The inhuman impact of terrorism, extremism and radicalism on Saudi Arabia has shrunk in recent years thanks to King Salman and Crown Prince Mohammed bin Salman’s reforms and successful efforts to promote coexistence and tolerance.
Yet, despite this, one cannot help question what has happened to the extremists — are they still living around us, what are their new agendas, and how can we understand them, and the way they think?
What is certain is no one except themselves justifies their actions, and though I believe their roots ended in Saudi Arabia, their conflicts have not: This is one of the Kingdom’s most significant challenges.
The government is putting in maximum effort to maintain peace and stability throughout the country. The Kingdom’s progress can be seen through measures taken to protect its youth, providing a secure, informative atmosphere to expose the truth about terrorist movements and their ideologies, such as through the Global Center for Combating Extremist Ideology, and the Intellectual Warfare Center.
On top of this, Saudi Arabia has the 990 hotline, a telephone service for security issues, through which anyone can raise their extremism or other security concerns with the authorities, who will handle them confidentially, delicately and discreetly.
The government is putting in maximum effort to maintain peace and stability throughout the country.
Noor A. Al-Naboud
Still, despite this, terrorists remain unpredictable, and they will surely continue to try to do damage through violence if given the chance.
Narrow mindsets can lead to violence, especially against those who do not share those mindsets. Extremists, sadly, are often beyond reason; they are blinded by their views, and most of the time, they lead us into a position where dialogue is of little use.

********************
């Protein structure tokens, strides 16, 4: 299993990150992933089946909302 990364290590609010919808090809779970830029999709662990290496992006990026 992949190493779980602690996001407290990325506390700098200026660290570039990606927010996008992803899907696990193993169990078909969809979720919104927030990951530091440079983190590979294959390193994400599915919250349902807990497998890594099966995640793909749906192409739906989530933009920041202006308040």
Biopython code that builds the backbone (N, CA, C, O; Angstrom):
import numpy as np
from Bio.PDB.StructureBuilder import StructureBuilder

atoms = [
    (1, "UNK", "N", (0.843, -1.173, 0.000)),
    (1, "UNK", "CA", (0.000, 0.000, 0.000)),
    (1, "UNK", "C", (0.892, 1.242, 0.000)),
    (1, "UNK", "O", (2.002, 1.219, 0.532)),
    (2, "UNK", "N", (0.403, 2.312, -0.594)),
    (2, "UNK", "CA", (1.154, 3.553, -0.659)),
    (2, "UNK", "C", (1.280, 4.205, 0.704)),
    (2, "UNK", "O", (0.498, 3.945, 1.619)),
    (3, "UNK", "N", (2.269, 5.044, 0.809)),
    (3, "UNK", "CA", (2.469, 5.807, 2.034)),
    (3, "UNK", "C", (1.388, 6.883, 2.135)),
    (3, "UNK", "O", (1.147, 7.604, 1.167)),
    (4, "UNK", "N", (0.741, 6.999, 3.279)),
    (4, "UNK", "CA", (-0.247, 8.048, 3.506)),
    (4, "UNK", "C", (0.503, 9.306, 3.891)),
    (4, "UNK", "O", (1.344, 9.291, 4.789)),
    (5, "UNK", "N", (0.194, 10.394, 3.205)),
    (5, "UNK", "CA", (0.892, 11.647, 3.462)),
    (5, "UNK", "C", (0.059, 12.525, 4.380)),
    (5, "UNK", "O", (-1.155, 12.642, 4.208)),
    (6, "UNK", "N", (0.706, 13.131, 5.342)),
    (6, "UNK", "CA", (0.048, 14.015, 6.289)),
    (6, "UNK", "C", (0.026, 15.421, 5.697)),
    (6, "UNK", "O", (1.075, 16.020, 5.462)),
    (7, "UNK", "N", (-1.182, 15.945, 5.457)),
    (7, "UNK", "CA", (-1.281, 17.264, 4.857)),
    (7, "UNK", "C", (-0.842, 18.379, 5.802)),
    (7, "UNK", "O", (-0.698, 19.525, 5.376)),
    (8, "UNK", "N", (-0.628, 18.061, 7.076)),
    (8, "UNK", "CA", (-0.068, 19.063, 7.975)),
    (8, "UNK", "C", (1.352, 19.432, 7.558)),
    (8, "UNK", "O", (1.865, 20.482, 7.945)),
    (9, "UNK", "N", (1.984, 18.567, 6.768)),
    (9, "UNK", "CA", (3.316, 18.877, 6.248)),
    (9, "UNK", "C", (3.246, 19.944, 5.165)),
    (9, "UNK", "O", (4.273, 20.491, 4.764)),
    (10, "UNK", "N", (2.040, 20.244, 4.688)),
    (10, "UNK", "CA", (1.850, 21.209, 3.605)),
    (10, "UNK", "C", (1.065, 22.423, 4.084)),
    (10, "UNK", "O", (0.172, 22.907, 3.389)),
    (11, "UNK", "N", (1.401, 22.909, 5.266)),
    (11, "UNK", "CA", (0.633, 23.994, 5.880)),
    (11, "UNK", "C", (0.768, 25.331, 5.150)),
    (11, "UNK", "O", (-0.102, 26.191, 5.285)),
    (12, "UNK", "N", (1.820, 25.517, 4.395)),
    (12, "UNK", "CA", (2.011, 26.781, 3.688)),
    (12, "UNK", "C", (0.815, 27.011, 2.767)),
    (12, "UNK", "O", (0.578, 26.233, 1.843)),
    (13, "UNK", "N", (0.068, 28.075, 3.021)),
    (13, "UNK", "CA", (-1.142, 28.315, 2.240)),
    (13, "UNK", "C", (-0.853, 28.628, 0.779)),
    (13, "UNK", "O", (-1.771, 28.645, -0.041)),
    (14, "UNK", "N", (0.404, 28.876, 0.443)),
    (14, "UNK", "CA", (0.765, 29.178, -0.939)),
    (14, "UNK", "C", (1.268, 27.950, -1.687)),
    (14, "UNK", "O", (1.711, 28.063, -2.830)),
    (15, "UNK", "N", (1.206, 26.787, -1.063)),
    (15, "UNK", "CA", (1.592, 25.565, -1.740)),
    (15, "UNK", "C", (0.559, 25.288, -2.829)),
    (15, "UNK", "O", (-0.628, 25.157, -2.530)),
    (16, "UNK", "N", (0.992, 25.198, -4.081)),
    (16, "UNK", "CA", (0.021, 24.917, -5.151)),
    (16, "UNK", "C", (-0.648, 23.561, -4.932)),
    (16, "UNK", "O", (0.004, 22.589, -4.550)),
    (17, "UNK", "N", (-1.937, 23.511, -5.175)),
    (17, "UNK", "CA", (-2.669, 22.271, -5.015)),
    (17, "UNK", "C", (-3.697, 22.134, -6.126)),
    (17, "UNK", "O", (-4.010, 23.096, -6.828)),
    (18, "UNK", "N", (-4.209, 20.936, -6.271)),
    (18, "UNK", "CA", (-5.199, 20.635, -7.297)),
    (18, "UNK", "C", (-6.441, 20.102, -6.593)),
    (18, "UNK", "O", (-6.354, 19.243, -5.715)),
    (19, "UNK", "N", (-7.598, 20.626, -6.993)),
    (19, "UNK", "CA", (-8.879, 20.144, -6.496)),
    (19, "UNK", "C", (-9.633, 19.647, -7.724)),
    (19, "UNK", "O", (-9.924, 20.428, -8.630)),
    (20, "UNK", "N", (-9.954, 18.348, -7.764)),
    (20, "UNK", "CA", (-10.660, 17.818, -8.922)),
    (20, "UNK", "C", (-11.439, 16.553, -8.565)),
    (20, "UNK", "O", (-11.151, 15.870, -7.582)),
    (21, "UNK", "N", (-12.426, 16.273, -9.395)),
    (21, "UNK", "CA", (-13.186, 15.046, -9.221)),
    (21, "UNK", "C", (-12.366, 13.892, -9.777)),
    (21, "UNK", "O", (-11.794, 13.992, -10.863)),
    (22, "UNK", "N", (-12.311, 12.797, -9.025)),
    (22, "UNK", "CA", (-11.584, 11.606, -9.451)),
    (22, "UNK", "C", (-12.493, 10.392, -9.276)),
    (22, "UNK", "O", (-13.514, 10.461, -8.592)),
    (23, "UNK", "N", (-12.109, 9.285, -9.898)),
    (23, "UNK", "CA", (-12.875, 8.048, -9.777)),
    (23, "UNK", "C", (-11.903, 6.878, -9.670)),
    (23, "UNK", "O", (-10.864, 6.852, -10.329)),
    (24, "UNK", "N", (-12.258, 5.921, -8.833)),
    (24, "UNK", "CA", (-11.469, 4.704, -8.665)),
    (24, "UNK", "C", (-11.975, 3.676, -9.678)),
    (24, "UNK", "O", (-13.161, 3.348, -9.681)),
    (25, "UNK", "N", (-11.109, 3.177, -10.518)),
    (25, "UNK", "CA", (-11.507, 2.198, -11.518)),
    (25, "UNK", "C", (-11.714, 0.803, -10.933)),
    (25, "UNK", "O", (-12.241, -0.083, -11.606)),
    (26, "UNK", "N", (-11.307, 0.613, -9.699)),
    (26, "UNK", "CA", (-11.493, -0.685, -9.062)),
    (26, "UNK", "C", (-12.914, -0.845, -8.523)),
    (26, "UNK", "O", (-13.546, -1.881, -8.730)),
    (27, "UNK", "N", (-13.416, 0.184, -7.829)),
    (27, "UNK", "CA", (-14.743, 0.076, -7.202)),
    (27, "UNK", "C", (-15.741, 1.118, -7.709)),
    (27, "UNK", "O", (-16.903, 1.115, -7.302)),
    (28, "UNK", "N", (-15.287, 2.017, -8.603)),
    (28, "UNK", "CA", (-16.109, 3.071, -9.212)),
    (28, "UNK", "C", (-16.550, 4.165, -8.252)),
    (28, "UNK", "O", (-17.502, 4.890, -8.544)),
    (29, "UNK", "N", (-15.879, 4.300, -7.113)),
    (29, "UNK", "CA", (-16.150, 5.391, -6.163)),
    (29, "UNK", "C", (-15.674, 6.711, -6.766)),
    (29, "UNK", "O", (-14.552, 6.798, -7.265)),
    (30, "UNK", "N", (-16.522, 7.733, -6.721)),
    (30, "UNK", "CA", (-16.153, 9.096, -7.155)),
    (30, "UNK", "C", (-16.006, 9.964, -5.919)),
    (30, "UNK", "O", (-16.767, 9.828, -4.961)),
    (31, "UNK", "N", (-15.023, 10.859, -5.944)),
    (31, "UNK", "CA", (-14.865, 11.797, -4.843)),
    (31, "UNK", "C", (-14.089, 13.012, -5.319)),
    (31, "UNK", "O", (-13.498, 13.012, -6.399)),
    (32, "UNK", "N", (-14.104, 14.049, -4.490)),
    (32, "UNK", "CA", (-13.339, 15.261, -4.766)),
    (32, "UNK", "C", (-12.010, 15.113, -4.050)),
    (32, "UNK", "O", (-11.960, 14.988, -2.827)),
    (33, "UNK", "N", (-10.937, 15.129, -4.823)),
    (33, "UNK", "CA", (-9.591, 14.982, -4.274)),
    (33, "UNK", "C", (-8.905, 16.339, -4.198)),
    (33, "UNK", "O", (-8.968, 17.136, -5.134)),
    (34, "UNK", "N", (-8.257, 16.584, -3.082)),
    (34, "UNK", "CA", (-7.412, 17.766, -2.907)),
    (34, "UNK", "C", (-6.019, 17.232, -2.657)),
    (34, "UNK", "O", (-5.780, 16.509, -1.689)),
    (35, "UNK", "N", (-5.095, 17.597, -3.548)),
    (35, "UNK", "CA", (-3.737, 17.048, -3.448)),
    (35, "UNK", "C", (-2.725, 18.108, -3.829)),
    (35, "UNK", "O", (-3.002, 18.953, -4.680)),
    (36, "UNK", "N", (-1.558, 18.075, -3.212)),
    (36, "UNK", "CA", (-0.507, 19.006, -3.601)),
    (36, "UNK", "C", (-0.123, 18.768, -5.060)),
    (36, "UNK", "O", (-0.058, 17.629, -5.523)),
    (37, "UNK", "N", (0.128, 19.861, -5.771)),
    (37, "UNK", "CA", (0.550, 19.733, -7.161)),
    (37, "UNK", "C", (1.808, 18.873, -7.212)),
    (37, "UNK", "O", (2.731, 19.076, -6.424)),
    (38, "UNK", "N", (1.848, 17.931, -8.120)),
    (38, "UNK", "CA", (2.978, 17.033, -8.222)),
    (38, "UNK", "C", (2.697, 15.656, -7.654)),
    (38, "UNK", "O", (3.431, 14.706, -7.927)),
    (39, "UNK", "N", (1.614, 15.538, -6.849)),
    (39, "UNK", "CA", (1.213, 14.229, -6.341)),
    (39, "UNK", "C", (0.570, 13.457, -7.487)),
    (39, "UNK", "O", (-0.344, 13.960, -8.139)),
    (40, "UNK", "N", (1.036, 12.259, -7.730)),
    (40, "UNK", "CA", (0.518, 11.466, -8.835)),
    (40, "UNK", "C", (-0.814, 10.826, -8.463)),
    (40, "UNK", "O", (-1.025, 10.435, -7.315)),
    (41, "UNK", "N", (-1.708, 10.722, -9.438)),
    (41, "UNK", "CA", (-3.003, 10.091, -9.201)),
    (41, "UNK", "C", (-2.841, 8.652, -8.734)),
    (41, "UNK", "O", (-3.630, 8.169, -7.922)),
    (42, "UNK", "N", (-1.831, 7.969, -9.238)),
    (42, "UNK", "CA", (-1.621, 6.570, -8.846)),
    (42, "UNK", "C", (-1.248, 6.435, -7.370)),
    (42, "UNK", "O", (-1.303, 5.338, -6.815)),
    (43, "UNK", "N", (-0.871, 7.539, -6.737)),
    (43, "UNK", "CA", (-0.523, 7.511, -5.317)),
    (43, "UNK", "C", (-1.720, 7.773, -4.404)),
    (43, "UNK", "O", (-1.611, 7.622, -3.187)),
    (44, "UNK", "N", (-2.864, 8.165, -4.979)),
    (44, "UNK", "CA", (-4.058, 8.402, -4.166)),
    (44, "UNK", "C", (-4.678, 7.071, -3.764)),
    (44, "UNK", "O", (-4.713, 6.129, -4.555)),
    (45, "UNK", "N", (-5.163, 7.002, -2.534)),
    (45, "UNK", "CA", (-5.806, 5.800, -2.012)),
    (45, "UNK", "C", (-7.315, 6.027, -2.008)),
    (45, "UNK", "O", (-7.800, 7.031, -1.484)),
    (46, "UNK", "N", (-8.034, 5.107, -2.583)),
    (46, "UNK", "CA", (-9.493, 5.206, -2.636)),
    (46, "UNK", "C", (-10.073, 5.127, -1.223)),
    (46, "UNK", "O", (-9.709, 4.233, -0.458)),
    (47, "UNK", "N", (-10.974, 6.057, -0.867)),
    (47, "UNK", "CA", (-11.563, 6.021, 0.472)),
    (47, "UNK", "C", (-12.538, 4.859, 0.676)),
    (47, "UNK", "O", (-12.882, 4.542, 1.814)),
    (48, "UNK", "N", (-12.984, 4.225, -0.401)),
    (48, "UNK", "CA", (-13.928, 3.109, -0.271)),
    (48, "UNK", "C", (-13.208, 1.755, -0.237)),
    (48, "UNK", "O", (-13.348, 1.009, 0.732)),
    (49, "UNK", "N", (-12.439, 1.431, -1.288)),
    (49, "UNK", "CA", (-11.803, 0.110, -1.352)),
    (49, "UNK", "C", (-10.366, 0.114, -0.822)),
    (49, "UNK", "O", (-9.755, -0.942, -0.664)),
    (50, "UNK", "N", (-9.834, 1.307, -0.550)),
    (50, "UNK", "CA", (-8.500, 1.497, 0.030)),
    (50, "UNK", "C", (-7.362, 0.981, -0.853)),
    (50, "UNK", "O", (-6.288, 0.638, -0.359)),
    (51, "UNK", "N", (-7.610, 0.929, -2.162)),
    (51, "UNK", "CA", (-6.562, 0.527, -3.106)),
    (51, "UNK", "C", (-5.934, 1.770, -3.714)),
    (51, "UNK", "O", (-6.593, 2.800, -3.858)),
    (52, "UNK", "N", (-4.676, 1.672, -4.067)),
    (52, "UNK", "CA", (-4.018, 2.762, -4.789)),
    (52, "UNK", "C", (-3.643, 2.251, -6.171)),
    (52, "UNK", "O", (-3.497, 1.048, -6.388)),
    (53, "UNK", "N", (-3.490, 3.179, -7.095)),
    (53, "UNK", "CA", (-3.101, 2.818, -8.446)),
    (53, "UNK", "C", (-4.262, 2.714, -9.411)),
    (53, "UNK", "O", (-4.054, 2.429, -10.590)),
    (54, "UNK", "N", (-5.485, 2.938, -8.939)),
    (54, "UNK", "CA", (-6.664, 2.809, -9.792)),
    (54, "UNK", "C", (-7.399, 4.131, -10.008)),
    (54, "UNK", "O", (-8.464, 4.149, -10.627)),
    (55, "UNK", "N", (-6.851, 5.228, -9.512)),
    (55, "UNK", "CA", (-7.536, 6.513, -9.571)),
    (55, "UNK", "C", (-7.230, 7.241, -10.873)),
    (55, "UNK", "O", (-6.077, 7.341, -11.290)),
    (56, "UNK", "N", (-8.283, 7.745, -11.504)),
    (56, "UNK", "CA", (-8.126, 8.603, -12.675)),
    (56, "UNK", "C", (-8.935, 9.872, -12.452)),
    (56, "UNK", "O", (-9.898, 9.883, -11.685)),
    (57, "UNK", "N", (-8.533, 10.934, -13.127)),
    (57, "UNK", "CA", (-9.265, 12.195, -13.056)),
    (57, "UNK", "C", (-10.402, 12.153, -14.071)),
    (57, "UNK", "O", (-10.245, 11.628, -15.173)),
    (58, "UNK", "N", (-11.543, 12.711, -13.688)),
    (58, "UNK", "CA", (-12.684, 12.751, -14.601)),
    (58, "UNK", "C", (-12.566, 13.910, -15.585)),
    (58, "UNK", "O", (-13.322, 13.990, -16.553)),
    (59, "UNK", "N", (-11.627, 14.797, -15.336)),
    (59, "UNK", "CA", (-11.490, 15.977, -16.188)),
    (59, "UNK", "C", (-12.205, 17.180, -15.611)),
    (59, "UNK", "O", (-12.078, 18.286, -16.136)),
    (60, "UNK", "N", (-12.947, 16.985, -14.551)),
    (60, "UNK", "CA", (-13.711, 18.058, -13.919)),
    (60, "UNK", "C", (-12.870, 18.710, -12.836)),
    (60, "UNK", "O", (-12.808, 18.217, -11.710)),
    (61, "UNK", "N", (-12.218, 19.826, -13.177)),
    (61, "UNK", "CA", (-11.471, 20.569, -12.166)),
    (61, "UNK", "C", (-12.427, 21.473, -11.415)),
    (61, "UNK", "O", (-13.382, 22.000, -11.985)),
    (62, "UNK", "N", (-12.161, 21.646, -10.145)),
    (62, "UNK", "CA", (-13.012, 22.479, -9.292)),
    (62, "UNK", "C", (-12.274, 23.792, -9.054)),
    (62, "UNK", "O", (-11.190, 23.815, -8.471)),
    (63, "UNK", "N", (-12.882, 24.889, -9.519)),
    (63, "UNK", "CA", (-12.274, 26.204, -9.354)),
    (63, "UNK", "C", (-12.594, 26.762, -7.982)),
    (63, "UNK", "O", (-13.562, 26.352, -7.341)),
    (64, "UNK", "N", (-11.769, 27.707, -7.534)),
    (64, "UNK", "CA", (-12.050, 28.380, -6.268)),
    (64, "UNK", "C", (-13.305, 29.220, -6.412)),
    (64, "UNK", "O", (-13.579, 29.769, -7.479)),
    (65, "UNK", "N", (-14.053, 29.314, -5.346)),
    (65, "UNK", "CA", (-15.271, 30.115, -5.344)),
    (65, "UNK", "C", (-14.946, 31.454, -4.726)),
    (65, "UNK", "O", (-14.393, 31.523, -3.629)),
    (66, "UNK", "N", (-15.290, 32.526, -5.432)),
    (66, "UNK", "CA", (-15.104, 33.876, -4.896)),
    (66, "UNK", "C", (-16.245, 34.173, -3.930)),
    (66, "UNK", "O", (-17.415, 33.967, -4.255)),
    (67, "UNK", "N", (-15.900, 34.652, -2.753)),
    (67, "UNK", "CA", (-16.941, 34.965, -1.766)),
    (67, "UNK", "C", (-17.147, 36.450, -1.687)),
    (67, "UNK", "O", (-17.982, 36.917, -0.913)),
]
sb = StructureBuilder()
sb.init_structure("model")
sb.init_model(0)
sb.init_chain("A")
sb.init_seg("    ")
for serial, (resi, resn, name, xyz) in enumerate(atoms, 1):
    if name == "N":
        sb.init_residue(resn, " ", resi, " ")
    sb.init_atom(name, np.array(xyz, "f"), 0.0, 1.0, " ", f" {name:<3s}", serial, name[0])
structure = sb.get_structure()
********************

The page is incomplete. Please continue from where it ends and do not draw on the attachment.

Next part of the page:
These people can be found everywhere, but it takes time and hard work to uncover their ignorance. Doing so, for counterterrorist authorities, is half the battle.
Extremists are also arrogant, and that can reveal itself with how they interact with others: Questioning your beliefs and perspectives on life; what you like and dislike most. Moreover, a conversation with an extremist often ends with a stream of negative judgements from them about you, in an effort to make you doubt yourself.
They themselves are not prepared to receive new ideas, and are always afraid of experiencing something different. Change threatens them badly; they have trust issues about the openness of society, as that threatens their ability to exercise power.
As individuals, we must educate ourselves and those around us about extremists and their practices, methods, and characteristics, and how behavioural traits and perspectives can escalate to violent behavior — no violent crime is spontaneous, it always follows a path.
Terrorism exists everywhere, but with the progress made in recent years, I am blessed that I feel safe in Saudi Arabia.
• Noor A. Al-Naboud is a writer, marketing and external communication and insurance expert.